11. Iresine P. Browne, Civ. Nat. Hist. Jamaica. 358. 1756.
Bloodleaf [Greek eiresione, a wreath or staff entwined with strips of wool, alluding to the long woolly hairs often encircling the calyx]
Steven E. Clemants
Herbs, shrubs or vines, annual or perennial, polygamous or dioecious. Stems erect to prostrate, often trailing. Leaves opposite or alternate, petiolate; blade elliptic, ovate, or lanceolate to lance-oblong, margins entire or serrulate, glabrous or pubescent. Inflorescences terminal, diffuse, open panicles of spikes and axillary spikes; bracts and bracteoles membranous. Flowers unisexual; tepals 5, basally connate or distinct, 1-3-veined; stamens mostly 5; filaments connate basally; anthers 2-locular; pseudostaminodes absent or short; ovule 1; style 1, ca. 0.2 mm; stigmas 2-3, slender or capitate. Utricles globose, membranous, dehiscing irregularly. Seeds 1, dark red or reddish-brown, lenticular. x = 15.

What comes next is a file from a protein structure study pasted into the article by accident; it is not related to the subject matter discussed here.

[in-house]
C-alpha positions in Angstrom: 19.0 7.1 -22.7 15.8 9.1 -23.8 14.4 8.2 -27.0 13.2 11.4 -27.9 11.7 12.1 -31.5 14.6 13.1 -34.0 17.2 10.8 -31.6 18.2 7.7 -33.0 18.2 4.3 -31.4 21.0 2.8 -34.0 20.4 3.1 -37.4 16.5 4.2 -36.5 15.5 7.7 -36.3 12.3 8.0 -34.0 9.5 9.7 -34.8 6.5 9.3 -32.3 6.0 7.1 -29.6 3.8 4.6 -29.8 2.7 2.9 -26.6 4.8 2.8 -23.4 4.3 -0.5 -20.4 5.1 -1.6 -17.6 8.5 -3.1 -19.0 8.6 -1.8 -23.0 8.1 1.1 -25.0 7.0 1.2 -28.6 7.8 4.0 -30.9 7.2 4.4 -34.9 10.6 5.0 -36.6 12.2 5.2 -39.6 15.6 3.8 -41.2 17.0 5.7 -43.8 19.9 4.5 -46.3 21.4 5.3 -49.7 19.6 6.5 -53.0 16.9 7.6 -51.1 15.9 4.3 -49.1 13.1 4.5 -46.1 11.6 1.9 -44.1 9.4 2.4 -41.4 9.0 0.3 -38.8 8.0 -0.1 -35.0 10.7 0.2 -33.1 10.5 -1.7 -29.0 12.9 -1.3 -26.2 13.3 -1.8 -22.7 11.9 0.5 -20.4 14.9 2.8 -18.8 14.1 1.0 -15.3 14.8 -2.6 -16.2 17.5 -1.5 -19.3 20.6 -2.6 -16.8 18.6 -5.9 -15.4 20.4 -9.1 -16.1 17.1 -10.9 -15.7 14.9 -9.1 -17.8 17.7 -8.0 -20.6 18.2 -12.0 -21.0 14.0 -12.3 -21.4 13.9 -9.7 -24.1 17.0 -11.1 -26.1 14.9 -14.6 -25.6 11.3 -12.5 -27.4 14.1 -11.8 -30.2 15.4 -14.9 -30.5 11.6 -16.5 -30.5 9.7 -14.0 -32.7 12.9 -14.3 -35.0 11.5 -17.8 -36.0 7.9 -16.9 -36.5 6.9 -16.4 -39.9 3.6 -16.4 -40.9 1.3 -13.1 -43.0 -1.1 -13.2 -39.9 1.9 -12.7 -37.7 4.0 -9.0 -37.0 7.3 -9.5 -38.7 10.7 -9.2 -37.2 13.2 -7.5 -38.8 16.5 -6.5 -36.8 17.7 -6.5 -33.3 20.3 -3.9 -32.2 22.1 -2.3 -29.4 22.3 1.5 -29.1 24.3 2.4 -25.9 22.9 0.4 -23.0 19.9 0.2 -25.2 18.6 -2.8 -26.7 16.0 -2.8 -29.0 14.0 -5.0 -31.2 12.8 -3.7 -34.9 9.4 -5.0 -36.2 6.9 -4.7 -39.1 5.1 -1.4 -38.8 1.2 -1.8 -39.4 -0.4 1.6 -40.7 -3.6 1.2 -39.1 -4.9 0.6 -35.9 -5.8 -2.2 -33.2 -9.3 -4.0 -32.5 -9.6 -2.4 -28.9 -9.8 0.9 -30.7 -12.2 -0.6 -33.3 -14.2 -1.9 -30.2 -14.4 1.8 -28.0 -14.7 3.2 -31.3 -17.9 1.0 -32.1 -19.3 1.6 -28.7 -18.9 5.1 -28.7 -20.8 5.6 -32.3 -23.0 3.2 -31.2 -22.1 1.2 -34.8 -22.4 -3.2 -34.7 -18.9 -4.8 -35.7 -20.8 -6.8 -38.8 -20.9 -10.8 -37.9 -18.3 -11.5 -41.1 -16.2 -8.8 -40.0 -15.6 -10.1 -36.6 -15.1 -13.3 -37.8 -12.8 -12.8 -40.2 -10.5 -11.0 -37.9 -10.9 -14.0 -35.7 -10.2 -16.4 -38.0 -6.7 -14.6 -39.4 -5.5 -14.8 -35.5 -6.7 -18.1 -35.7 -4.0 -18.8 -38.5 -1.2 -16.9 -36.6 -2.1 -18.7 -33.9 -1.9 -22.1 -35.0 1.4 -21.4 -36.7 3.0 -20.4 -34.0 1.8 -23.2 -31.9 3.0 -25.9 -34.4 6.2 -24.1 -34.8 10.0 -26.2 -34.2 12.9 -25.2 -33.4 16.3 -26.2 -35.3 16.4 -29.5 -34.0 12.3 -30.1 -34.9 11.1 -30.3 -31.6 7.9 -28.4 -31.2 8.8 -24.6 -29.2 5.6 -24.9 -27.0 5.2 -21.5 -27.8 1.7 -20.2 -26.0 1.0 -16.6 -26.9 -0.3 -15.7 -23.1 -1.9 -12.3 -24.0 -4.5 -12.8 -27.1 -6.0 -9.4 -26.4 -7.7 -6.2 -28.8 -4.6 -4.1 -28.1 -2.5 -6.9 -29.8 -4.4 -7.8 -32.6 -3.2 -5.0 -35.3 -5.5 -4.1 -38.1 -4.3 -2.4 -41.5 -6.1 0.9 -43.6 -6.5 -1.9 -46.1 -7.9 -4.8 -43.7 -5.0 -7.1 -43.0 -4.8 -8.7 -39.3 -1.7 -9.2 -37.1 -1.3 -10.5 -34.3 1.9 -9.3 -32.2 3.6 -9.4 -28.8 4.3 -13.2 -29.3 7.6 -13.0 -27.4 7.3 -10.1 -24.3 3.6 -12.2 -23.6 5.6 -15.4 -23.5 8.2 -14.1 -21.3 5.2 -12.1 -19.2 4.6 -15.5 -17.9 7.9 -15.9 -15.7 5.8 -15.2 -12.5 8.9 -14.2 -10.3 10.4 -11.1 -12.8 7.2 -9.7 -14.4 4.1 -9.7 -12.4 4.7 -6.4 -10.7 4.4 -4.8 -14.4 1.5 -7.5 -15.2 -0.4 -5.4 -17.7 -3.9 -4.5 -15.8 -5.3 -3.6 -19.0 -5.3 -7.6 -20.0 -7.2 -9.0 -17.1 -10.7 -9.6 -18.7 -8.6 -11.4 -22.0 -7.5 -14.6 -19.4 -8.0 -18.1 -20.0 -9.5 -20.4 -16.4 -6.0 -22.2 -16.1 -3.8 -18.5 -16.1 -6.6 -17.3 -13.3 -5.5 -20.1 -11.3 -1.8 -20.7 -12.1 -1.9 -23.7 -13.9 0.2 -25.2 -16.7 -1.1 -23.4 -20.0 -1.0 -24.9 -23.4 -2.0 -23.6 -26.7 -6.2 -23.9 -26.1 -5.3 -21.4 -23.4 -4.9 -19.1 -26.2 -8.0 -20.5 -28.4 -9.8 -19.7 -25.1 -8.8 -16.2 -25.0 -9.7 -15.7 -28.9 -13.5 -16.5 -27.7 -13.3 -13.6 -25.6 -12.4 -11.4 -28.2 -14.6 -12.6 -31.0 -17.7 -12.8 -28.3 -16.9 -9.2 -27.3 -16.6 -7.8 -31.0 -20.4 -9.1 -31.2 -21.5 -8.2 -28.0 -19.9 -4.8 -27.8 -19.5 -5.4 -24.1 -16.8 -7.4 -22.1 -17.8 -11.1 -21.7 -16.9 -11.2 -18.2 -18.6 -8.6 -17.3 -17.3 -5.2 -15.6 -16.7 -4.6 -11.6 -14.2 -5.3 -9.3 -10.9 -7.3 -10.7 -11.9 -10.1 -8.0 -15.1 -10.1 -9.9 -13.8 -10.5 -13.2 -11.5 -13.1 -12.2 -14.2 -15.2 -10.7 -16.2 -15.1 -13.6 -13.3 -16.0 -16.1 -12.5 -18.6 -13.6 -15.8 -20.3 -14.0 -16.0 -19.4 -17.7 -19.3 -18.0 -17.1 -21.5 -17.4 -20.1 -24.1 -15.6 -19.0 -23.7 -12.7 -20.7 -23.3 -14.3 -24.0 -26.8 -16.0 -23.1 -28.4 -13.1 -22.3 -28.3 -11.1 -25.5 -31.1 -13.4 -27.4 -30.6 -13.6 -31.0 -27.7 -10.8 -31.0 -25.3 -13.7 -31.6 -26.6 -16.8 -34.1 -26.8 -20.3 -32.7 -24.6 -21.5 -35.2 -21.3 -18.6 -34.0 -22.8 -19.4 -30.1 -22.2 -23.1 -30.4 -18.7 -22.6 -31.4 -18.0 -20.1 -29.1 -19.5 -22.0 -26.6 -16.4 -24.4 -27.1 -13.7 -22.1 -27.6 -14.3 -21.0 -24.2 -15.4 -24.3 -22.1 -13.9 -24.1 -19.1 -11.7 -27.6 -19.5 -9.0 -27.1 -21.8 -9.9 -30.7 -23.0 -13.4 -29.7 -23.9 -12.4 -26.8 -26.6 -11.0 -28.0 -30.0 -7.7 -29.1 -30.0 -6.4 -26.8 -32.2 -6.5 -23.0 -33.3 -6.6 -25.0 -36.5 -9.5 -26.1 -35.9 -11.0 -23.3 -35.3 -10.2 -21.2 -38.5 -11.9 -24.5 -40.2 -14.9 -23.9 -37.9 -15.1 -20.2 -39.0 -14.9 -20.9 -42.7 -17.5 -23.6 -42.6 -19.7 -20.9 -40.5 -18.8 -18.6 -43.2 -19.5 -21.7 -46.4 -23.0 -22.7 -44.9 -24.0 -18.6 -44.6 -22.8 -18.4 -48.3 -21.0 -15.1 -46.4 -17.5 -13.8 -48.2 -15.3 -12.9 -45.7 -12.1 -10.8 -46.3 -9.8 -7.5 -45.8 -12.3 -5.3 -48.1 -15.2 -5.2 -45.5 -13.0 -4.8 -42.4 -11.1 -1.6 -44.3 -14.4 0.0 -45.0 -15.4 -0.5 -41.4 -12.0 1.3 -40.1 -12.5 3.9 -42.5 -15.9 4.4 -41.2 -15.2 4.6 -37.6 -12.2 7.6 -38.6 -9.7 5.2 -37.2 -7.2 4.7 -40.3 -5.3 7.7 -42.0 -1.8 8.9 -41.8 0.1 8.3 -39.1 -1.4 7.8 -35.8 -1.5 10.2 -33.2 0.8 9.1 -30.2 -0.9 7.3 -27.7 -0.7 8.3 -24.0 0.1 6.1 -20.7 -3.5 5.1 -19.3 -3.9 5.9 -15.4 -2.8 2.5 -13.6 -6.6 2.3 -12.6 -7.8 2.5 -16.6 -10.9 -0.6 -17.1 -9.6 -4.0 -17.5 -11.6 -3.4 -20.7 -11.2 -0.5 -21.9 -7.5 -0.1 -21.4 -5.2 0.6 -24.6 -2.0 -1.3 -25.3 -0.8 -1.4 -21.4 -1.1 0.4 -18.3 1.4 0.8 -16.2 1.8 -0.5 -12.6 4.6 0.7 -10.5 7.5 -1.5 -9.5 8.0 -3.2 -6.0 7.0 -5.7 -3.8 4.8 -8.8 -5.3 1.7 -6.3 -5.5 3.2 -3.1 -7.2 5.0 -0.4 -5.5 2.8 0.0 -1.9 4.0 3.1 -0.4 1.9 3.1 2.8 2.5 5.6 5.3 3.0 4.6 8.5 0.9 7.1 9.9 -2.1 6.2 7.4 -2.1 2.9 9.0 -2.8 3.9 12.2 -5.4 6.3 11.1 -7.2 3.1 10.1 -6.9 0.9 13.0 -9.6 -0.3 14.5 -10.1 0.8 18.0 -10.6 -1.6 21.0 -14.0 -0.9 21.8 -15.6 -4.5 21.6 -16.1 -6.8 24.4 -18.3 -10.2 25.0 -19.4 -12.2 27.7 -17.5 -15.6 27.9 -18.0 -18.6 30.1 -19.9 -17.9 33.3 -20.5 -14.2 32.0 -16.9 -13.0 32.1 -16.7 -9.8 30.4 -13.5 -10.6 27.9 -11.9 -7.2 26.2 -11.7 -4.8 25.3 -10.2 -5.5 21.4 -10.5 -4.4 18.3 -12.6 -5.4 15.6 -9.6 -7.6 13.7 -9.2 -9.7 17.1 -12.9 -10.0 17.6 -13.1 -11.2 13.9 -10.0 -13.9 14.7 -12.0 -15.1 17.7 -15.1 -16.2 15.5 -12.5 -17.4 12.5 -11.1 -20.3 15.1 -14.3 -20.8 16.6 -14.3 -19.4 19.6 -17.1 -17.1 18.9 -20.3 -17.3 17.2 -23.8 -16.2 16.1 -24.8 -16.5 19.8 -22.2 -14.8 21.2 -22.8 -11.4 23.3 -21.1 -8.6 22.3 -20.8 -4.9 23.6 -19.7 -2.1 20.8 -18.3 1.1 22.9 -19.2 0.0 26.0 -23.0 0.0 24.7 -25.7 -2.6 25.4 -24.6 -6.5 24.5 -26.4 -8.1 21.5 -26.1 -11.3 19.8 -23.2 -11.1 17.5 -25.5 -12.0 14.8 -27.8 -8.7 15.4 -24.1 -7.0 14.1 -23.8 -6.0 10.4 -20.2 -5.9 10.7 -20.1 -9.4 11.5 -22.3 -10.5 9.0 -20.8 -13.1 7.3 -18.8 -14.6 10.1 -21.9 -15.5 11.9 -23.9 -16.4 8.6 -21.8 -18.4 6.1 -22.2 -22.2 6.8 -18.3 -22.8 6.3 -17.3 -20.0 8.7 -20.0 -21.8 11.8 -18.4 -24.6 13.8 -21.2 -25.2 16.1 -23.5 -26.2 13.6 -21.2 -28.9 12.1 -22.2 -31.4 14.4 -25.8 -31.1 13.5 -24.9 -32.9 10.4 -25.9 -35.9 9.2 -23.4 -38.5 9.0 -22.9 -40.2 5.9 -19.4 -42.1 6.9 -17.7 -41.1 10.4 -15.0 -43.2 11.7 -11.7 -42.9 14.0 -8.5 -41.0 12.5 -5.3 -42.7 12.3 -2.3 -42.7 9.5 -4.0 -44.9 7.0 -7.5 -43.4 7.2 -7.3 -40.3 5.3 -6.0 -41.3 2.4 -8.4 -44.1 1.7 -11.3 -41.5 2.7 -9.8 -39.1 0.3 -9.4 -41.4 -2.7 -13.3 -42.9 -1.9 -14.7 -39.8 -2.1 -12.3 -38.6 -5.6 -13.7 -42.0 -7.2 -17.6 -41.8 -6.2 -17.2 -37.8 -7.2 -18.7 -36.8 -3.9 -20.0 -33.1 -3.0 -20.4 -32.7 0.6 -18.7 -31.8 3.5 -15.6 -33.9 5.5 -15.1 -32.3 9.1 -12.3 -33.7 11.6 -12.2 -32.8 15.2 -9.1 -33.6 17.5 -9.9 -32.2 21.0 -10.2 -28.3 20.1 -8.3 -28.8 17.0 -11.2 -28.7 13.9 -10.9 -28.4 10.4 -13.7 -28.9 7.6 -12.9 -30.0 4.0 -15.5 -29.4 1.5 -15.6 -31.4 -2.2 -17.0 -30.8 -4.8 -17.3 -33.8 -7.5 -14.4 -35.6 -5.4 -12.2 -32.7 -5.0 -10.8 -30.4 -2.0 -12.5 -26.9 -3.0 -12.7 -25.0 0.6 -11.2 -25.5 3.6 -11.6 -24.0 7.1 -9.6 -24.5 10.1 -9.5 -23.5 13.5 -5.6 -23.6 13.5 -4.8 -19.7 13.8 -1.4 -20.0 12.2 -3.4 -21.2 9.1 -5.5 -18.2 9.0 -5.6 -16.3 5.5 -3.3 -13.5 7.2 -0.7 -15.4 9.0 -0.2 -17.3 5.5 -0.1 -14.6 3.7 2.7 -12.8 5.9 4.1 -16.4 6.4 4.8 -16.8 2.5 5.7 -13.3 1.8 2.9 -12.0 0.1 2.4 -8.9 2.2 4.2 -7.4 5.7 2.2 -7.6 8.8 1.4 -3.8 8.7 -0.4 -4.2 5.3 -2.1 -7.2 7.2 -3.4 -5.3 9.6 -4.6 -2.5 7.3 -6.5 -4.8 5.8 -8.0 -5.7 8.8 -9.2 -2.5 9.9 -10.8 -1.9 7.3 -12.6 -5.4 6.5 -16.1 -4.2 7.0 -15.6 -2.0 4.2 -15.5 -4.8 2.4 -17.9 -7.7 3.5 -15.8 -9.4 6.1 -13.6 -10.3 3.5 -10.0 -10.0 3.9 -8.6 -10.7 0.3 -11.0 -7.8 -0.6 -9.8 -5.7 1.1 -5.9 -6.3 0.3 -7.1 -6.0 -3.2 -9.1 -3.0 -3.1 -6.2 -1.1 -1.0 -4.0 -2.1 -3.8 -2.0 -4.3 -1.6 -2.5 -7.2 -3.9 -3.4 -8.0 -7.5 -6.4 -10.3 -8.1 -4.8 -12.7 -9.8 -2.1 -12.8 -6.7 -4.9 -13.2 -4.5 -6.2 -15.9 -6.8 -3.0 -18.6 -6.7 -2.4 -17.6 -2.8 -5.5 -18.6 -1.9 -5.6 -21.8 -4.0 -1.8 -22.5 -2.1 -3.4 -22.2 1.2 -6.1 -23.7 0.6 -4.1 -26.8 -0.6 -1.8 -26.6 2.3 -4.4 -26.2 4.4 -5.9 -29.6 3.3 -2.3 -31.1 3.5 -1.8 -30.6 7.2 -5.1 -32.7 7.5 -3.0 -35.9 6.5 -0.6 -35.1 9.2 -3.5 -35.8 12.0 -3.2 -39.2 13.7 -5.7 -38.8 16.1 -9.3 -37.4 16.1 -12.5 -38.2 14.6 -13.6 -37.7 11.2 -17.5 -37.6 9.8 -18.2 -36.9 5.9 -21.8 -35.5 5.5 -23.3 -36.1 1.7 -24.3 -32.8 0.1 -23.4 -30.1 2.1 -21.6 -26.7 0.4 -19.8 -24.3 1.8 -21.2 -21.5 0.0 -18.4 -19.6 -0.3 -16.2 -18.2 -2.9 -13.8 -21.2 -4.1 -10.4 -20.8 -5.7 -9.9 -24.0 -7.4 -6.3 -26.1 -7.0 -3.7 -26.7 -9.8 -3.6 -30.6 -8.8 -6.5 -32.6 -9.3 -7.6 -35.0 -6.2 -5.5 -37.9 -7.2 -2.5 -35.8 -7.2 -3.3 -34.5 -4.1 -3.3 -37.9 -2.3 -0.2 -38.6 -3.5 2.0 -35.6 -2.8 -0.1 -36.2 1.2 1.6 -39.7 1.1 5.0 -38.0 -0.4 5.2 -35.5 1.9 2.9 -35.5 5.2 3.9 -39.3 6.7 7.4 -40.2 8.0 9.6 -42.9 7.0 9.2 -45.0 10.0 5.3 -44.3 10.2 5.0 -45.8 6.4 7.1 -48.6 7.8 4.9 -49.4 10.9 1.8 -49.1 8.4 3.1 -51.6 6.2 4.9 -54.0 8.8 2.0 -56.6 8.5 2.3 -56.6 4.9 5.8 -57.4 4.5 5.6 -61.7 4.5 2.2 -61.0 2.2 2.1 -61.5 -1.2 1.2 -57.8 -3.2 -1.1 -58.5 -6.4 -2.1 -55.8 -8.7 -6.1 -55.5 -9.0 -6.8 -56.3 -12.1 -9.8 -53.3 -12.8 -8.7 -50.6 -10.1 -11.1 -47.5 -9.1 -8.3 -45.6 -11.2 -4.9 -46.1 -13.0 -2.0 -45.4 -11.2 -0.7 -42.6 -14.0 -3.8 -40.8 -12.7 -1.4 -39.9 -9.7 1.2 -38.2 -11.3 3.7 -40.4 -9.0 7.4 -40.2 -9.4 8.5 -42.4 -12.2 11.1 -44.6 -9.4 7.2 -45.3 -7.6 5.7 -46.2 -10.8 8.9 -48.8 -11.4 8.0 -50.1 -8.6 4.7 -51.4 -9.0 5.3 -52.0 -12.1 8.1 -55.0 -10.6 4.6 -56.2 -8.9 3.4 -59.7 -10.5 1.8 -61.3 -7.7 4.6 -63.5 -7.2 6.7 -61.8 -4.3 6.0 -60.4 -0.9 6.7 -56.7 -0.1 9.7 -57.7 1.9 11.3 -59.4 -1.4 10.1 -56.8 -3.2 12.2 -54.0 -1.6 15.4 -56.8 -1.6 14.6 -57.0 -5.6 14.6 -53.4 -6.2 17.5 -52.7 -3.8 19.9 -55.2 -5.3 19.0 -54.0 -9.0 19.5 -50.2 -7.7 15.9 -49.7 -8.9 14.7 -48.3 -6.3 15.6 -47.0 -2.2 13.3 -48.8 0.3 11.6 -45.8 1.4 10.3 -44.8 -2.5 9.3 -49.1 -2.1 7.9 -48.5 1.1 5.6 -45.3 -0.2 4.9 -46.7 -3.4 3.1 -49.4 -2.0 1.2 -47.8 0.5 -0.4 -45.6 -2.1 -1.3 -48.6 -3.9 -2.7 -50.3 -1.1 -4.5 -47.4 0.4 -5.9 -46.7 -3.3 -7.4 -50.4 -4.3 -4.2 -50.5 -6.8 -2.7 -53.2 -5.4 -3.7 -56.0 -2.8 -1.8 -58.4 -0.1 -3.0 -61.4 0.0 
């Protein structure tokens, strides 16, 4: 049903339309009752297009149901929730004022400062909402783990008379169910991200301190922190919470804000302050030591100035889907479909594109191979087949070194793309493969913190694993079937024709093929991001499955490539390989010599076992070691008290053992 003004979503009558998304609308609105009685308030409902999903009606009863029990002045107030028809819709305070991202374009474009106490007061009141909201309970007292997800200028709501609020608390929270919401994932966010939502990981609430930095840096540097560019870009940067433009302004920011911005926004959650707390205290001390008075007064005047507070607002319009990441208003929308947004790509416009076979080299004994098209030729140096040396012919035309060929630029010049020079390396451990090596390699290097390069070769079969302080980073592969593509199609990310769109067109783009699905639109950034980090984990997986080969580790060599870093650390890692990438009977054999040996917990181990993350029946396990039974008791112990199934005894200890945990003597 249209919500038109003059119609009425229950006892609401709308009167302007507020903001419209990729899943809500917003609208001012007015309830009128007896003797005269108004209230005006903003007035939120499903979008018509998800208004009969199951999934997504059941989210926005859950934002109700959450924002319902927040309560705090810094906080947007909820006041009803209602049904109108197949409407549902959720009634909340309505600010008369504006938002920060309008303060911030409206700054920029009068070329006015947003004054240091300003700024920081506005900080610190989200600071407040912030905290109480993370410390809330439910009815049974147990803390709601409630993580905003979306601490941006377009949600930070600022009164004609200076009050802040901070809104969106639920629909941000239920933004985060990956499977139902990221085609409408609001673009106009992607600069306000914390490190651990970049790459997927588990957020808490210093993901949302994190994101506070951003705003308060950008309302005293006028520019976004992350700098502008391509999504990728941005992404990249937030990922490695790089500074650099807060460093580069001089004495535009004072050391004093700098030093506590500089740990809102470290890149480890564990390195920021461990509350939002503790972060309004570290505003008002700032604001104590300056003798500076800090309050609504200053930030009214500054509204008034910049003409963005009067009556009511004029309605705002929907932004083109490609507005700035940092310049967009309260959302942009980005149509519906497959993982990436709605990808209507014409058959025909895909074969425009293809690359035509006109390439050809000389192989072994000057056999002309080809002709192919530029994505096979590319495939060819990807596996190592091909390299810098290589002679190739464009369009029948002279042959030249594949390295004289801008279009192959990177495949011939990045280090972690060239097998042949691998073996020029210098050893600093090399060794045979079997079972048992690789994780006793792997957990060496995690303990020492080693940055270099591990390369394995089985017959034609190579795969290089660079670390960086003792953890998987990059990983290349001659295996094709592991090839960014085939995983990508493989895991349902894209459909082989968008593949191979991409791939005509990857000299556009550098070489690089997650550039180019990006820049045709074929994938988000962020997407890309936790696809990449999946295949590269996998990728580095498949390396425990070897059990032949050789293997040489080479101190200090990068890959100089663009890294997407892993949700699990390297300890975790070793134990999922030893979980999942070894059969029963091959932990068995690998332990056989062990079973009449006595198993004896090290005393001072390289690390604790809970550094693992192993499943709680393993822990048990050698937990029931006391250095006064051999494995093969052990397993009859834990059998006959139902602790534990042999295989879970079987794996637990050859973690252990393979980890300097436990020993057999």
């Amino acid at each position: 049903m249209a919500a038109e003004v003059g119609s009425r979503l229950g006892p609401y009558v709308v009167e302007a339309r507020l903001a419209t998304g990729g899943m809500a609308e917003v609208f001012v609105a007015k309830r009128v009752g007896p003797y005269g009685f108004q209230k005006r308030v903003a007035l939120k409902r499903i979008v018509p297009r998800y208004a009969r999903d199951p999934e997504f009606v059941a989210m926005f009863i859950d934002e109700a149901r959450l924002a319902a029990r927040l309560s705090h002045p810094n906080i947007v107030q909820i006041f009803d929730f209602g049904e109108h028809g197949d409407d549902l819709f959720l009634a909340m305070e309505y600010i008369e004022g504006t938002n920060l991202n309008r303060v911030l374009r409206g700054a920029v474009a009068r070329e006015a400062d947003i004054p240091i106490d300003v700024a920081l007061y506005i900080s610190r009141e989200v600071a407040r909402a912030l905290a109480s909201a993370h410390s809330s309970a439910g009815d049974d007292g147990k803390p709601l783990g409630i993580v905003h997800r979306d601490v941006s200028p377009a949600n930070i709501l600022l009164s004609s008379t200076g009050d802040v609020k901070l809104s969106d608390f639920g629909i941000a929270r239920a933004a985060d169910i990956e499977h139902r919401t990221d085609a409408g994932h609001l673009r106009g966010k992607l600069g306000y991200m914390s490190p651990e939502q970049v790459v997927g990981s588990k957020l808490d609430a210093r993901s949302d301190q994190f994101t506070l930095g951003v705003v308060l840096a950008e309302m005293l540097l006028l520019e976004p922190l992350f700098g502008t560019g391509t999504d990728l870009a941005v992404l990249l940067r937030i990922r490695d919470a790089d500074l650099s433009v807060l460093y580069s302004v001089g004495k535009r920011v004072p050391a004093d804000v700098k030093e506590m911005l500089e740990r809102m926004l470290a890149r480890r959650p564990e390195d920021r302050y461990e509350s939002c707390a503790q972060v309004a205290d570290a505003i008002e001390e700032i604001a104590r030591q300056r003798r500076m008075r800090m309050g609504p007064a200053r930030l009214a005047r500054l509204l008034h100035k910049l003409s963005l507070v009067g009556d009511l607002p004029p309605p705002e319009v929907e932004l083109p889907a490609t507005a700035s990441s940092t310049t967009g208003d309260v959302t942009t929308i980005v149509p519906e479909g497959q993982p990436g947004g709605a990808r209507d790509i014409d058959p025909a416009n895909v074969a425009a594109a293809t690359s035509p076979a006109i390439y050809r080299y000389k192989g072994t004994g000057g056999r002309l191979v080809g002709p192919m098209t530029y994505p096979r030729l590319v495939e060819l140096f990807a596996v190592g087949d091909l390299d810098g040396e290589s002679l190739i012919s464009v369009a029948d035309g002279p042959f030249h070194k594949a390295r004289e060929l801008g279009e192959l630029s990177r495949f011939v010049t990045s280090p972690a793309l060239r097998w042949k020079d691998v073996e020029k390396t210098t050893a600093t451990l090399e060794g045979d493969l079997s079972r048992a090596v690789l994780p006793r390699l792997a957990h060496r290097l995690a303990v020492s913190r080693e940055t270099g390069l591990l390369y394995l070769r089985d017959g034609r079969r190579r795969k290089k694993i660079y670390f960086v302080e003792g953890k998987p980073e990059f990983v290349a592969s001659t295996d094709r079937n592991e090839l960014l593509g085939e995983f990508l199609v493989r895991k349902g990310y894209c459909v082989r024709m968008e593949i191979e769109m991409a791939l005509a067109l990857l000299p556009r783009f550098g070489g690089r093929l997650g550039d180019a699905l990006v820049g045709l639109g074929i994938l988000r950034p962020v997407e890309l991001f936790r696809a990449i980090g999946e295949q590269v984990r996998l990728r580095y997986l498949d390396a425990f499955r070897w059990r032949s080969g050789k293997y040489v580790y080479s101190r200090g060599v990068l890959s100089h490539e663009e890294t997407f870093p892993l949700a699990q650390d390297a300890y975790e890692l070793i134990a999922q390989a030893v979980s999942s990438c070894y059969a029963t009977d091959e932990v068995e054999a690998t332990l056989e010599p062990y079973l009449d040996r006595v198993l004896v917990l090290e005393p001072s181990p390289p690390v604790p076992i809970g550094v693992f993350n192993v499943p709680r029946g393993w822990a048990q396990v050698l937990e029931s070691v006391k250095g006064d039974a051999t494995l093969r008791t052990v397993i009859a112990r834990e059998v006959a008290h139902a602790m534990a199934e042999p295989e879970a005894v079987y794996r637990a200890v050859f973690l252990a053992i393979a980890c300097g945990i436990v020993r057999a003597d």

Species ca. 70 (5 in the flora): mostly littoral in tropical and subtropical America (including Galápagos Islands), Asia (s Japan), and w Africa.
Henrickson, J. and S. D. Sundberg. 1986. On the submersion of Dicraurus into Iresine (Amaranthaceae). Aliso 11: 355-364.